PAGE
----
• 28. Billing Back to graphic Practice Management Center resource tip: In addition to the information below, the Practice Management Center has created several educational documents to help you in the automation of your practice: The effect a payer’s claim edits can have on the repricing and payment of your claim (AMA members only) Frequently asked questions regarding electronic funds transfer agreements What is a medical billing service? (AMA members only) Appeal that Claim The benefits of electronic claims submission—improve practice efficiencies, developed in collaboration with the Connecticut State Medical Society (CSMS) (AMA members only) What is a clearinghouse?, developed in collaboration with the Kentucky Medical Association (KMS) How to select a billing software vendor for the physician practice, developed in collaboration with the Kentucky Medical Association (KMS) (AMA members only) Copyright 2008–2012 American Medical Association. All rights reserved. 28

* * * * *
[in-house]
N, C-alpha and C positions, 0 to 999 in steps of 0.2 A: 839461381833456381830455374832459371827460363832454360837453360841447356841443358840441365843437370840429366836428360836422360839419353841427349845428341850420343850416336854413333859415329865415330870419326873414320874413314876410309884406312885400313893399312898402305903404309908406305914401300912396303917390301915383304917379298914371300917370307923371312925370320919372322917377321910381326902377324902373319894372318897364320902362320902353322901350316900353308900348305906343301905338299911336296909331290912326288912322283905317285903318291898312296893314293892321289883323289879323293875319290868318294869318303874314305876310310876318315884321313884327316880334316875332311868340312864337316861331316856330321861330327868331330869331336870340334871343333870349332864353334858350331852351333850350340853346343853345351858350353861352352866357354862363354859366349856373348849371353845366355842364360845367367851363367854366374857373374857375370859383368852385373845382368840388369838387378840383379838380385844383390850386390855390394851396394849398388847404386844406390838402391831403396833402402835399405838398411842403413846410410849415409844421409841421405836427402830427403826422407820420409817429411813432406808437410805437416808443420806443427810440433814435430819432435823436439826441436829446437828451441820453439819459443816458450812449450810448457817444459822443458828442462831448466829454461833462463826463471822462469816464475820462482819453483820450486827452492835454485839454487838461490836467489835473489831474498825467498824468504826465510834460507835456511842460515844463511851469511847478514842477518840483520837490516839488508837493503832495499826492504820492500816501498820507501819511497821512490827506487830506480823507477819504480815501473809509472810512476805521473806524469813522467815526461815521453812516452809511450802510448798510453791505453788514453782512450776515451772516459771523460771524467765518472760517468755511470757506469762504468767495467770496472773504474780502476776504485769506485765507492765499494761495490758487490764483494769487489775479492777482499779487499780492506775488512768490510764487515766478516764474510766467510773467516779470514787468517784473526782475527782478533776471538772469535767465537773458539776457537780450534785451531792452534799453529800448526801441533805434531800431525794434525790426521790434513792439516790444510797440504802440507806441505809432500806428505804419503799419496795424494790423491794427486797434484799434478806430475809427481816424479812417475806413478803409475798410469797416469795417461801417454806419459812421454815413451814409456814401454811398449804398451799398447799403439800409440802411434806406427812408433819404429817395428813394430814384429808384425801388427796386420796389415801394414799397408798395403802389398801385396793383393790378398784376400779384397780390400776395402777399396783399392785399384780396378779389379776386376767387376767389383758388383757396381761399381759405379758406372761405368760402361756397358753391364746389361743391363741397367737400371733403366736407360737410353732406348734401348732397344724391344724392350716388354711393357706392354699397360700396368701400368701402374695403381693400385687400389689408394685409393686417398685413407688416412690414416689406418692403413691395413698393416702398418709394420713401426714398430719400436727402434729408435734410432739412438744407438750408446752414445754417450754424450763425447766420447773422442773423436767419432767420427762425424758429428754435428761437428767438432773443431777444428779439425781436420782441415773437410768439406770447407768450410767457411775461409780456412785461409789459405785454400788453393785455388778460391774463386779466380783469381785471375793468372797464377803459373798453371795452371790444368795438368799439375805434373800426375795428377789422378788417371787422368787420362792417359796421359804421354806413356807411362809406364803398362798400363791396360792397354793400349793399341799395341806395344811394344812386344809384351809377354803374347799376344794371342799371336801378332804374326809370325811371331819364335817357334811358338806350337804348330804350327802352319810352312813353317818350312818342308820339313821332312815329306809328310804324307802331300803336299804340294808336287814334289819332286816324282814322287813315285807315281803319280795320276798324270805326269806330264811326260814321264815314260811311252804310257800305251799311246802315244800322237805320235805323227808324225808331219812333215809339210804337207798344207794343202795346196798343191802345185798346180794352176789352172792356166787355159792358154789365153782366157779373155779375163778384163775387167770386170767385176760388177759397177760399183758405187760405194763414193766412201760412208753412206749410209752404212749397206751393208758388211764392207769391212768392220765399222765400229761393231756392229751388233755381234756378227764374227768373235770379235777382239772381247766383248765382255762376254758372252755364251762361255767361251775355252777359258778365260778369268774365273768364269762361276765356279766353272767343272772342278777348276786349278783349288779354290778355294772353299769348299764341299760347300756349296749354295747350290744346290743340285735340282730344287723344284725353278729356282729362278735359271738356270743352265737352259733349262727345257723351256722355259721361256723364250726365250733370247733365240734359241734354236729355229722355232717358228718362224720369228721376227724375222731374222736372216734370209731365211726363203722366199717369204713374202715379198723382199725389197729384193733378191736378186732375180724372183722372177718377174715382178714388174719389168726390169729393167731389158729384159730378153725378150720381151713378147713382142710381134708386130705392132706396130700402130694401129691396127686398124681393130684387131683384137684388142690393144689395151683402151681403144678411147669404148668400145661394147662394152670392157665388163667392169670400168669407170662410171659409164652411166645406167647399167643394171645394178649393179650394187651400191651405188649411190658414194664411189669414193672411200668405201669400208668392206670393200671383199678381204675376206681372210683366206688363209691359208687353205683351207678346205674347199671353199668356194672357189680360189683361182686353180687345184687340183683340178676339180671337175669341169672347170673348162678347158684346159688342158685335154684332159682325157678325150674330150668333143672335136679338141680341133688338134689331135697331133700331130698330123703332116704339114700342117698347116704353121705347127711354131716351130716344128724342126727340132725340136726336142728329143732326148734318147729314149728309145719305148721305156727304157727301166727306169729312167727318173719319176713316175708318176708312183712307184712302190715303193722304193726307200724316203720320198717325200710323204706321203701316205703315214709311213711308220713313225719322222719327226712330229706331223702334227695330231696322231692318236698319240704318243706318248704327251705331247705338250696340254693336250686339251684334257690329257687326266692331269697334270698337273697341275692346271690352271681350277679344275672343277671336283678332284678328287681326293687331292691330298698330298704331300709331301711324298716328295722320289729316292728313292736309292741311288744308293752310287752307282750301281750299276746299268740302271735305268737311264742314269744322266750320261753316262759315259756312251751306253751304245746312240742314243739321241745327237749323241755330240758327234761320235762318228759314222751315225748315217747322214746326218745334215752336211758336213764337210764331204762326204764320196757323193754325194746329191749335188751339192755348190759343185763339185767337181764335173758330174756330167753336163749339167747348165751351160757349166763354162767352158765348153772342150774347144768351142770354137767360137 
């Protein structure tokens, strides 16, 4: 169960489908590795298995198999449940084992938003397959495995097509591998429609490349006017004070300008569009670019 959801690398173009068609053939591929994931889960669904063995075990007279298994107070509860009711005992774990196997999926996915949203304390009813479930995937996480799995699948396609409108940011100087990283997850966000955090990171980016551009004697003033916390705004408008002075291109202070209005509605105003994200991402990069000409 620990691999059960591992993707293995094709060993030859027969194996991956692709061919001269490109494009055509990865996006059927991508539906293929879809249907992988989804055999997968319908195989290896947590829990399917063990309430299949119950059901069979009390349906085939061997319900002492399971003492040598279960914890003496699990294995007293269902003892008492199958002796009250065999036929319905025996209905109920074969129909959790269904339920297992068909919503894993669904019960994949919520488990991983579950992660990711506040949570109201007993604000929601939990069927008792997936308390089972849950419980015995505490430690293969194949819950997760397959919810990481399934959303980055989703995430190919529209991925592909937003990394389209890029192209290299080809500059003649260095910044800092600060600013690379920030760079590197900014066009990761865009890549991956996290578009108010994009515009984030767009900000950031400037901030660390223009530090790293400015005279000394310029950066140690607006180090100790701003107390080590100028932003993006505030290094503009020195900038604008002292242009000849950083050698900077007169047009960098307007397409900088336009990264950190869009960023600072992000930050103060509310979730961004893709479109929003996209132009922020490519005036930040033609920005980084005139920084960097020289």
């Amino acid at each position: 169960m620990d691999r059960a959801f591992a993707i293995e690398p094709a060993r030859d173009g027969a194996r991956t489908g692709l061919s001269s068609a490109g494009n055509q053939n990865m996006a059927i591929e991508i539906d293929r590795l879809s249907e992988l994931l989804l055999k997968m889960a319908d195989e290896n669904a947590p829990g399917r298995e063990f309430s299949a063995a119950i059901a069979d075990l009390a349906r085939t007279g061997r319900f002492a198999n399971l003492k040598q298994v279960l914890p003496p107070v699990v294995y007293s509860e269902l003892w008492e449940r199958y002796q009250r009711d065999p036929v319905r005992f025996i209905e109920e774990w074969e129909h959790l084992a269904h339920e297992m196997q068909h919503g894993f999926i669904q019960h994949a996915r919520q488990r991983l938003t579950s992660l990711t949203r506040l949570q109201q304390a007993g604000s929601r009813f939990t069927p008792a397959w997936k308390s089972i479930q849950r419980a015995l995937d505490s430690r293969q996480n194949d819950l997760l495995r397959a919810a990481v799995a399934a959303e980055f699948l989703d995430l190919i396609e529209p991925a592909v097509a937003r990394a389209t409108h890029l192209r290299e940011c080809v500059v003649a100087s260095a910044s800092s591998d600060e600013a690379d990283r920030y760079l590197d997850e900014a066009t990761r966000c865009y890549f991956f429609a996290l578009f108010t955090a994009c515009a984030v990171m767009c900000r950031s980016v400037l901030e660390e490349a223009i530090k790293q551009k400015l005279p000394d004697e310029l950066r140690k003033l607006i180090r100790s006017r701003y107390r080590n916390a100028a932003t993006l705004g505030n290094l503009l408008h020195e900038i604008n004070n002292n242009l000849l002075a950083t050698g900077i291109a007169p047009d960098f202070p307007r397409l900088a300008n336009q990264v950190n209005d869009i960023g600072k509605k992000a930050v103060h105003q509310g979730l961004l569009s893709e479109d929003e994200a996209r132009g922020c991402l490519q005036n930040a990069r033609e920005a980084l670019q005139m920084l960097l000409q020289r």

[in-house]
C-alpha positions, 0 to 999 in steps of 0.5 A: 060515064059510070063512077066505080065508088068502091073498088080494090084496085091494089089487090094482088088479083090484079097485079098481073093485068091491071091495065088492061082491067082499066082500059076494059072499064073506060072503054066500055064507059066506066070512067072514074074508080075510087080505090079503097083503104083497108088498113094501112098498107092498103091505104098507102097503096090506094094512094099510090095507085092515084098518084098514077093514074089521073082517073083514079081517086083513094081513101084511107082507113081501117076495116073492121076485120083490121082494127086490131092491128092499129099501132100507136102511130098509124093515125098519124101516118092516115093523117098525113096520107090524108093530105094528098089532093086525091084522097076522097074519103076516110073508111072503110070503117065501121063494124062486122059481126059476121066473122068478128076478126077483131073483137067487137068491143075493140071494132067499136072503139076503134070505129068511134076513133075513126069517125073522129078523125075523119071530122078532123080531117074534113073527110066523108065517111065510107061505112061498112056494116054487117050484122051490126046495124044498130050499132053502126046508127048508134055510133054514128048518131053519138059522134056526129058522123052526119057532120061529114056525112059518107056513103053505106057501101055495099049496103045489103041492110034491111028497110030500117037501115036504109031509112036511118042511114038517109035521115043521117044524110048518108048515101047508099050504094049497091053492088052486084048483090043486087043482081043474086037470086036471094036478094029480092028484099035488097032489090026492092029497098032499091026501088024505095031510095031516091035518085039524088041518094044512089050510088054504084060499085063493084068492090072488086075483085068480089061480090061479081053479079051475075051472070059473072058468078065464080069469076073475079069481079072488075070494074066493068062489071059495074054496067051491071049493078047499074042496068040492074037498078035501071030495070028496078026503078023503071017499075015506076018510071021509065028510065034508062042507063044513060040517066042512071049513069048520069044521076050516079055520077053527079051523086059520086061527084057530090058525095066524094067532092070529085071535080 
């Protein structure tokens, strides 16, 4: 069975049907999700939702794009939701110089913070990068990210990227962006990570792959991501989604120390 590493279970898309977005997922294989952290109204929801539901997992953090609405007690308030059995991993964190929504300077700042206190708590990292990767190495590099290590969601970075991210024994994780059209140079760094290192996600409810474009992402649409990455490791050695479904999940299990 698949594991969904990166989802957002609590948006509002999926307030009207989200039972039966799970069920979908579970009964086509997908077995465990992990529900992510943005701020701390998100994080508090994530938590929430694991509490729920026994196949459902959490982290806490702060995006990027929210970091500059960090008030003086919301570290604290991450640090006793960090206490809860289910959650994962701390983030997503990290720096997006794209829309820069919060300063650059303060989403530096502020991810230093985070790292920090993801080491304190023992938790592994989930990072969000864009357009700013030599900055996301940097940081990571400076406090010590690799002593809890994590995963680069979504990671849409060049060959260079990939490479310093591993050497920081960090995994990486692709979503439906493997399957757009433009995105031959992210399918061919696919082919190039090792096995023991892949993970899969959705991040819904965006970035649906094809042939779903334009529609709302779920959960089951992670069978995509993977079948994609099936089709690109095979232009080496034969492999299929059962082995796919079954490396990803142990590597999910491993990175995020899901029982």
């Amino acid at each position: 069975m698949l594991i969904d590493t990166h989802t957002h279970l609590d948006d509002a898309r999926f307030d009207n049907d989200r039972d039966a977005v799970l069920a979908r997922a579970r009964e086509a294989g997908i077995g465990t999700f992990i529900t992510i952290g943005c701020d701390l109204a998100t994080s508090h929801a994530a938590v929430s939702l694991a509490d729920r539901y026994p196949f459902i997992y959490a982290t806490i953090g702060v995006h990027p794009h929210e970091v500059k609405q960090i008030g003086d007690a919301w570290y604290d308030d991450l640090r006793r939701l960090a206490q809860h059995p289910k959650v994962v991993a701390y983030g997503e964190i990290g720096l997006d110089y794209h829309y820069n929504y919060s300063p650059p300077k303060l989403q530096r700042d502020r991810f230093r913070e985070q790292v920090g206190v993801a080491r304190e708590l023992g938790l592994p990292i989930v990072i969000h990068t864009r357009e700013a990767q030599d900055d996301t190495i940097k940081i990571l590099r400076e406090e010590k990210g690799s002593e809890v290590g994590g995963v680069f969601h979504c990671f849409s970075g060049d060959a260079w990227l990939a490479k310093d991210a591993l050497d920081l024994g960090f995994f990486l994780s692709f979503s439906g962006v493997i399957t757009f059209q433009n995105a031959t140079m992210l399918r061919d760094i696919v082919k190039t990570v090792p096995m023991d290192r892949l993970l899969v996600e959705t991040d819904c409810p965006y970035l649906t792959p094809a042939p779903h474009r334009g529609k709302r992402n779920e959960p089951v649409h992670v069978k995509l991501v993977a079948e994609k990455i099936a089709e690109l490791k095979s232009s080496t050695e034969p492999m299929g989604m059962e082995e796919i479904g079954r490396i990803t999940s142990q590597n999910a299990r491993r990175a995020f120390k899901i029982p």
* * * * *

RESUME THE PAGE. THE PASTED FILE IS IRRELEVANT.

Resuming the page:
• 29. Step 9: Claim generation and submission: charge capture Back to graphic The billing staff is responsible for accurately entering the ICD-9-CM and CPT codes and fees as they appear on the practice’s super bill. The practice staff should generate a claim and either mail it or transmit it electronically to the health insurer, according to its submission requirements, or through a billing service, clearinghouse or application service provider. Practice Management Center resource tip: You can find information on the health insurer claims review process in the second document of this series, Follow that Claim. It is important for the practice staff to review each claim before submission to ensure that they have completed all of the form’s required fields. The physician practice might also use a medical billing software program that is designed to flag or prompt practice staff when a required field is missing or the data entered is invalid. Sometimes a claim the physician practice created and transmitted to the health insurer will become lost. Here are a few options to help avoid having lost claims: Send the claim electronically and save the acknowledgement of the health insurer’s receipt. If allowed: Send the claim by U.S. certified mail, return receipt requested, or Personally deliver it to the health insurer’s claim processing office. If health insurers regularly challenge practice staff on claims submission issues, the practice staff should schedule weekly phone calls with those health insurers to discuss any outstanding charges. Building a rapport with the health insurer representatives can assist in resolving future issues. Physician practice health insurer claims processing revenue cycle The practice staff will need to examine the volume of patients seen, types of services provided and third-party payer mix to determine each health insurer’s claims-processing revenue cycle. Whether practice staff generate claims at the end of each day or process them only once a week, the sooner practice staff generate and submit a claim, the sooner the health insurer can process the claim. Copyright 2008–2012 American Medical Association. All rights reserved. 29